Note: Out-of-department students will need to seek approval for the course from the School of Journalism, but registration assistance will be a priority.

J 395: Quantitative Research Parcticum (Journalism)

The objective of the class is for students to become acquaintance with basic theoretical and practical statistical concepts in communication research. After the completion of the class, students should be able to plan and construct most commonly needed quantitative analyses in our field. The content of the class will generically cover fundamental mathematical processes for all statistical tests. However, more emphasis will be placed on the general understanding of all necessary concepts to execute quantitative empirical tests with SPSS. From data generation to data manipulation. Students will be proficient interpreting SPSS outputs, creating tables ready to be published in academic journals, and discussing as well as interpreting most common quantitative findings in our field. In sum, the overall goal of the class is to provide students with the necessary conceptual and practical skills to feel comfortable analyzing secondary data. Topic examples include:

  • Introduction to SPSS
  • SPSS data file creation/handling
  • Data Modification and File Management
  • Frequency, distribution and graphics
  • Central tendency and split files
  • Variance, standard deviation and standard scores
  • Correlation
  • Internal reliability
  • Factor Analysis
  • Mean examination and population inference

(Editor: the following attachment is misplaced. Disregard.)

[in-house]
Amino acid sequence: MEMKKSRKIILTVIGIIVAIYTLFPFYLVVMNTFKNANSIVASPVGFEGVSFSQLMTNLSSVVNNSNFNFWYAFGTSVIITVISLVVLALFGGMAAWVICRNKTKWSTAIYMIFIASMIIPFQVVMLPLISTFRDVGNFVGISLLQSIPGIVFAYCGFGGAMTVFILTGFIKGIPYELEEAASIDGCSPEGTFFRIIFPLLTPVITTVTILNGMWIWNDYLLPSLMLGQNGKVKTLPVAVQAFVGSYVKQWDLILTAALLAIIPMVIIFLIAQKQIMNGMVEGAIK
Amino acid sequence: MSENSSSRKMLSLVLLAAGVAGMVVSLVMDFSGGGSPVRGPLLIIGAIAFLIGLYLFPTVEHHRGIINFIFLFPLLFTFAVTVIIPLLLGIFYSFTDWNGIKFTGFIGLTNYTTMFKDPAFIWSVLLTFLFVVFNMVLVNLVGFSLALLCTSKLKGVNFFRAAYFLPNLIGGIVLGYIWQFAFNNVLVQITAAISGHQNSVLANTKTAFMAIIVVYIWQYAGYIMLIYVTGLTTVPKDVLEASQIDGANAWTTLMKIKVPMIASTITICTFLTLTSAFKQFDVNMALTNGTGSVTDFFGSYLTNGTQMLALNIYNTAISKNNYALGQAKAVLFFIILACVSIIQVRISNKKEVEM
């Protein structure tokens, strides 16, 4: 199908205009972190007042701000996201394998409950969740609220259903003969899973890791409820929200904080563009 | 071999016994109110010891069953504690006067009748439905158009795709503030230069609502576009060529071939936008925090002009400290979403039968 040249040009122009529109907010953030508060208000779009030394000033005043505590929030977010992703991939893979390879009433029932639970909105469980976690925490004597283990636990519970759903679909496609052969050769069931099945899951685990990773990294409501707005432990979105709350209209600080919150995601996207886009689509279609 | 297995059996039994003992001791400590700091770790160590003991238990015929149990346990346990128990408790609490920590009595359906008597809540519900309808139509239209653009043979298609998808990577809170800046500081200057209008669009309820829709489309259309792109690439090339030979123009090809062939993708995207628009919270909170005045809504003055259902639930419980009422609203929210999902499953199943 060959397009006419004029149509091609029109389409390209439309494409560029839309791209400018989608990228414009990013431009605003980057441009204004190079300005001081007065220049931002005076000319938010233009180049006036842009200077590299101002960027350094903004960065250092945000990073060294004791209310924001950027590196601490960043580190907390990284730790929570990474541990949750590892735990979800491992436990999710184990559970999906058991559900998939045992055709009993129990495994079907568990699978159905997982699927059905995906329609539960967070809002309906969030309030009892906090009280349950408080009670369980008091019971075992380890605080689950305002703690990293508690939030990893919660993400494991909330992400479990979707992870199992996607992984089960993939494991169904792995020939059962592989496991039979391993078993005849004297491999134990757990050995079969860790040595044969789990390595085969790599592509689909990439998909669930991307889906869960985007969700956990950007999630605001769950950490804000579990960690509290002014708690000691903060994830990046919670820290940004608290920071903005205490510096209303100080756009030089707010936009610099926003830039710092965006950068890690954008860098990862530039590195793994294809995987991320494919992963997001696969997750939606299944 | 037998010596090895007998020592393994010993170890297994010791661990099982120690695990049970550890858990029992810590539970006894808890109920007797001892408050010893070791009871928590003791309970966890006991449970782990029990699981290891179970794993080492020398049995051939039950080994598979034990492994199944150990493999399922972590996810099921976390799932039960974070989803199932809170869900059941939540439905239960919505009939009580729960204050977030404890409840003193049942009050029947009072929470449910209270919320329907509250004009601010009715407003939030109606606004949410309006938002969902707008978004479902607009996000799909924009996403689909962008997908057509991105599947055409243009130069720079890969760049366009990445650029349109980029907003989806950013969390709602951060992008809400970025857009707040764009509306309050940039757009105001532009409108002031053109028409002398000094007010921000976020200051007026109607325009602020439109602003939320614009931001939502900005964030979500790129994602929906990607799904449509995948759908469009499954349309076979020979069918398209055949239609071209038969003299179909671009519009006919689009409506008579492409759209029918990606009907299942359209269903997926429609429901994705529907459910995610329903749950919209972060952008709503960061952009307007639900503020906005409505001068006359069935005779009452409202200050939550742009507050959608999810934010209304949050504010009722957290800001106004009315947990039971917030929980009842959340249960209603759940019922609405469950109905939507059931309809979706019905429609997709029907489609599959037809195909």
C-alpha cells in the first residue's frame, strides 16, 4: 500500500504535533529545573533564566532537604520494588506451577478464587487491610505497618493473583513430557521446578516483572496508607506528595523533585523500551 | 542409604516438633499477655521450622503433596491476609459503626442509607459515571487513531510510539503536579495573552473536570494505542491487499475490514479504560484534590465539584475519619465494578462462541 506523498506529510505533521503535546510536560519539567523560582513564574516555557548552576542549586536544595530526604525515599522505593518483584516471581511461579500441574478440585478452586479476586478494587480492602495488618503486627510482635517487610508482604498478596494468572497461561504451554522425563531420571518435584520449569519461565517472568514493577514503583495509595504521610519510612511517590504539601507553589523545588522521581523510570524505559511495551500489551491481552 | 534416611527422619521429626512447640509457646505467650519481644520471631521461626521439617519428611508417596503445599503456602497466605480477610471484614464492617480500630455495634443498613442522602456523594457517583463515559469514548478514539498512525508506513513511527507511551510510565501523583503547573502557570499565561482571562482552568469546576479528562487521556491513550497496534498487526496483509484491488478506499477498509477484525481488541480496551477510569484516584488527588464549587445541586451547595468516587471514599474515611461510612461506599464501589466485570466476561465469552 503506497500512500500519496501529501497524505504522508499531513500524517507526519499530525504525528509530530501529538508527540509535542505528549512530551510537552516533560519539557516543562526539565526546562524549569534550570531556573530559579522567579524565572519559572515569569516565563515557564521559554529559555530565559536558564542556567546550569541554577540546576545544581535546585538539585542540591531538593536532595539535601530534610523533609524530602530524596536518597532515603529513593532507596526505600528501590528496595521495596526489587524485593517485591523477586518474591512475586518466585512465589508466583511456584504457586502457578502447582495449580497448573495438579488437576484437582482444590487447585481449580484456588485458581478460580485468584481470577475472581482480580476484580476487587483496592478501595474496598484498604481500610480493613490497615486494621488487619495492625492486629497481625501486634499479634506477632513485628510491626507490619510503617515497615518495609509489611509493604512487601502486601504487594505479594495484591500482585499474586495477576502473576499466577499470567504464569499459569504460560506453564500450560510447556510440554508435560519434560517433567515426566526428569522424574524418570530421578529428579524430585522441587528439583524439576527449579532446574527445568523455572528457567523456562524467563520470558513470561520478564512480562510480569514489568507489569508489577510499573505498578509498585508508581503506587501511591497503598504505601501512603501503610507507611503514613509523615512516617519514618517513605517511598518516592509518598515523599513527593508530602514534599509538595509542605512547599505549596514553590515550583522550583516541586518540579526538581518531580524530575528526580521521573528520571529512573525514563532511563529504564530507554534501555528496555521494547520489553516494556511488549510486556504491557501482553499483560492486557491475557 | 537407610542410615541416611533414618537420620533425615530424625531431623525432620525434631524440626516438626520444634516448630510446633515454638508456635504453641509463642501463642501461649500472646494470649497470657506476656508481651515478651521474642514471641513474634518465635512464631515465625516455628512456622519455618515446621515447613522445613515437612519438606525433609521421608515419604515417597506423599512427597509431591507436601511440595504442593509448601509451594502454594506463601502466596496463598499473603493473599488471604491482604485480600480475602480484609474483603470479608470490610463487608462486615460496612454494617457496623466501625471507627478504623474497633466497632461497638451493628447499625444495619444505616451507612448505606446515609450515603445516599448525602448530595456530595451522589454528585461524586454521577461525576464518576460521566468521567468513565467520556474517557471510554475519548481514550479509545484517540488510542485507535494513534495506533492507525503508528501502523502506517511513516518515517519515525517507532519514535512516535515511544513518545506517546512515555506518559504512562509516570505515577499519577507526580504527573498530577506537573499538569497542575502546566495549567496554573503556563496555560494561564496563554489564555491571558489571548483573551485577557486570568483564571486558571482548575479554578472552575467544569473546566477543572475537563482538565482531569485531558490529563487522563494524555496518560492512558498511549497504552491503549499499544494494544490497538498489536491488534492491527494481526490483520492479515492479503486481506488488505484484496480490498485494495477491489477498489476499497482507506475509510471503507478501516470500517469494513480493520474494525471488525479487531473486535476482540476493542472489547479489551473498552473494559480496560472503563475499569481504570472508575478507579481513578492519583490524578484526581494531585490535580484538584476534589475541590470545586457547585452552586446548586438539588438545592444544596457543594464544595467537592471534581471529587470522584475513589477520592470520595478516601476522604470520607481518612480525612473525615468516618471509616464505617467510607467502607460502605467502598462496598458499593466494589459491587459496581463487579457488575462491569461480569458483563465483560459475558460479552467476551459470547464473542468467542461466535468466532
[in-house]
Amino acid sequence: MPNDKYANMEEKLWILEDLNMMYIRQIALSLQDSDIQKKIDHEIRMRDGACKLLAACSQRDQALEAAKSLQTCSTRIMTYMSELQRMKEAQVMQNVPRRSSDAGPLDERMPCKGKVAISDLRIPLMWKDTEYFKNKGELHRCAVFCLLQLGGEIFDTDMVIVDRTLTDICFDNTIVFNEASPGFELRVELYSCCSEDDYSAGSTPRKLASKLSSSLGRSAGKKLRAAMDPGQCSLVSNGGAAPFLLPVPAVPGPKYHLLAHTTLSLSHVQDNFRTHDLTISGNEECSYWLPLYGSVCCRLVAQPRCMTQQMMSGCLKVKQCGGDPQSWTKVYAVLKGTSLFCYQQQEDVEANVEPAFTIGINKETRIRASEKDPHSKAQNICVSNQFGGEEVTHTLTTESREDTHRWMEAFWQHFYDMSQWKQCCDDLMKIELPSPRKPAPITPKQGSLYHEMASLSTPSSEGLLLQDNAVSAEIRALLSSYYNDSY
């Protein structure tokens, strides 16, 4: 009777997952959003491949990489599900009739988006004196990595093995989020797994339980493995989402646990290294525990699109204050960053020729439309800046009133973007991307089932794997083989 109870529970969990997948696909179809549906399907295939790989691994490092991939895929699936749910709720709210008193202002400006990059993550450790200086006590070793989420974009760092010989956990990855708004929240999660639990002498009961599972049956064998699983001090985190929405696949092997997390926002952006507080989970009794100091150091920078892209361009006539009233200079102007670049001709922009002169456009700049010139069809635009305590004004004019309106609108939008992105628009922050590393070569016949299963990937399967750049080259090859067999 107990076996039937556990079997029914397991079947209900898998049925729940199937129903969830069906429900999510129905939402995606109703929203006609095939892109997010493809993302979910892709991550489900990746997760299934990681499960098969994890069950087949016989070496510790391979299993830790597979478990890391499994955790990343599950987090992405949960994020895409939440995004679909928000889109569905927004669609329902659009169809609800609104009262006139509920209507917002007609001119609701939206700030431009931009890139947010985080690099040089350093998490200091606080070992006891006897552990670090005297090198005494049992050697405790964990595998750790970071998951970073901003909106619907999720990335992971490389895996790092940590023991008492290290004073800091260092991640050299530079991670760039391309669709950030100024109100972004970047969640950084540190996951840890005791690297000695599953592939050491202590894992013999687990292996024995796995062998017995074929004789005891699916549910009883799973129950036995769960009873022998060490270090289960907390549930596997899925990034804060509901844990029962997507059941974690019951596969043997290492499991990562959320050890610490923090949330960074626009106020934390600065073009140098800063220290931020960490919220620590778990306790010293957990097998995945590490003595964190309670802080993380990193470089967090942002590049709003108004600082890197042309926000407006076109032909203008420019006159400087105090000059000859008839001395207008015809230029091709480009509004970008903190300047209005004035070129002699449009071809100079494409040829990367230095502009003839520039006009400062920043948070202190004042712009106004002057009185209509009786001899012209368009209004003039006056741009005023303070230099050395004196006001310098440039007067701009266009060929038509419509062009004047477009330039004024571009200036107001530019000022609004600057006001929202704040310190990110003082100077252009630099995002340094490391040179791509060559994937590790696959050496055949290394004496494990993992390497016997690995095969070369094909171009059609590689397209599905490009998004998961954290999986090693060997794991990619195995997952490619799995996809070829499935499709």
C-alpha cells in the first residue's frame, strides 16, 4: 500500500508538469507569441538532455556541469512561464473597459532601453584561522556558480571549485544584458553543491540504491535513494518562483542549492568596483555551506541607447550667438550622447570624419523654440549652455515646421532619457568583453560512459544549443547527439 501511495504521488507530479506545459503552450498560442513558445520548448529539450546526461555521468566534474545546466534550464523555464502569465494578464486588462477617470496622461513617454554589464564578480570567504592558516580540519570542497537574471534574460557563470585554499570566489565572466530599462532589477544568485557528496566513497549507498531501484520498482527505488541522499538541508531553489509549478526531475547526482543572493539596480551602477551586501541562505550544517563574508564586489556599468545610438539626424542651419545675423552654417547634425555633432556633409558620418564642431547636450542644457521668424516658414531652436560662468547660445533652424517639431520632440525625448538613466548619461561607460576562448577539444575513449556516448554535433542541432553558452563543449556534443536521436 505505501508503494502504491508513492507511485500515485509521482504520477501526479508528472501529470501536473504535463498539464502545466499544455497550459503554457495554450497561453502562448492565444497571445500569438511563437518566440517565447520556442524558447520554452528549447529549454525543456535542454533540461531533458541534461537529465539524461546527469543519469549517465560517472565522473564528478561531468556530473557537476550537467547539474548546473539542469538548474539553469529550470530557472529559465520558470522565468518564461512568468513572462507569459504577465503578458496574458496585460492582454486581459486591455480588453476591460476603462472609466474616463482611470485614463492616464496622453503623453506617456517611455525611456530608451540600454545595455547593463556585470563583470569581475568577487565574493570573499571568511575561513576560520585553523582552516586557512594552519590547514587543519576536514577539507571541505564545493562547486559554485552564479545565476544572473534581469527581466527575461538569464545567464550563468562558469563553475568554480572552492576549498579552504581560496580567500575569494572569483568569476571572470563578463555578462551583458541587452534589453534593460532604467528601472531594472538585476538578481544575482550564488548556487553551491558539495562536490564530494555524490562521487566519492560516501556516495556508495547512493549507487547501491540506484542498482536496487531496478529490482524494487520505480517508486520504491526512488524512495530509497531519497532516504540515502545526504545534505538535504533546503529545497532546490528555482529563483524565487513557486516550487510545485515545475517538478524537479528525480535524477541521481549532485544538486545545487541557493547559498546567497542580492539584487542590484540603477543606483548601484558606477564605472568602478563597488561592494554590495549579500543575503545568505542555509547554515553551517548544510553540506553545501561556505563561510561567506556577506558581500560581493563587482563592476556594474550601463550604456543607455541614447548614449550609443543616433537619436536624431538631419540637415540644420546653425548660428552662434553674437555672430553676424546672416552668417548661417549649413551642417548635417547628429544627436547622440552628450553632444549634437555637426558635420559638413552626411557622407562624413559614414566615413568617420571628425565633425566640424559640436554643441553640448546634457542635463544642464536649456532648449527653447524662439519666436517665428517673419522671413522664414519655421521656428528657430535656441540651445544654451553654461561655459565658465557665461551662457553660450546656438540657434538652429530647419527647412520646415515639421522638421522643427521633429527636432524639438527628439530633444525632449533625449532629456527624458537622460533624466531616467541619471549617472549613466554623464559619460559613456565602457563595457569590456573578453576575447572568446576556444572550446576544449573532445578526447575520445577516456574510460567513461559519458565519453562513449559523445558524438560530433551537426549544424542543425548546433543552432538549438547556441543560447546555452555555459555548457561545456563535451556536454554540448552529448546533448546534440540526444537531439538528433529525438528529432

• Hypotheses testing
  • T-Test
  • Nonparametric test
  • Association versus causality
  • Partial correlation
  • Linear regression

  • Logistic regression 

J 395 Media Images: Theory & Methodology (Journalism)

The contemporary media environment is awash in imagery, and media professionals are increasingly required work with visuals. This PhD Survey Course will explore theoretical and methodological approaches to the study of images in media. We will start by examining the biology and psychology of vision and how images “work” in media. We will read canonical texts on visual communication: Roland Barthes, WJT Mitchell, Susan Sontag and John Berger. We will explore contemporary research on images in news, visual persuasion, political campaigns and criminal investigation. Students will read about key methods for the study of media images, including content analysis, multi-modal discourse analysis, semiotics and effects experiments. Students will write a research paper that coordinates with their individual research interests.

R S 383T - Ethnographies of Religion (Religious Studies)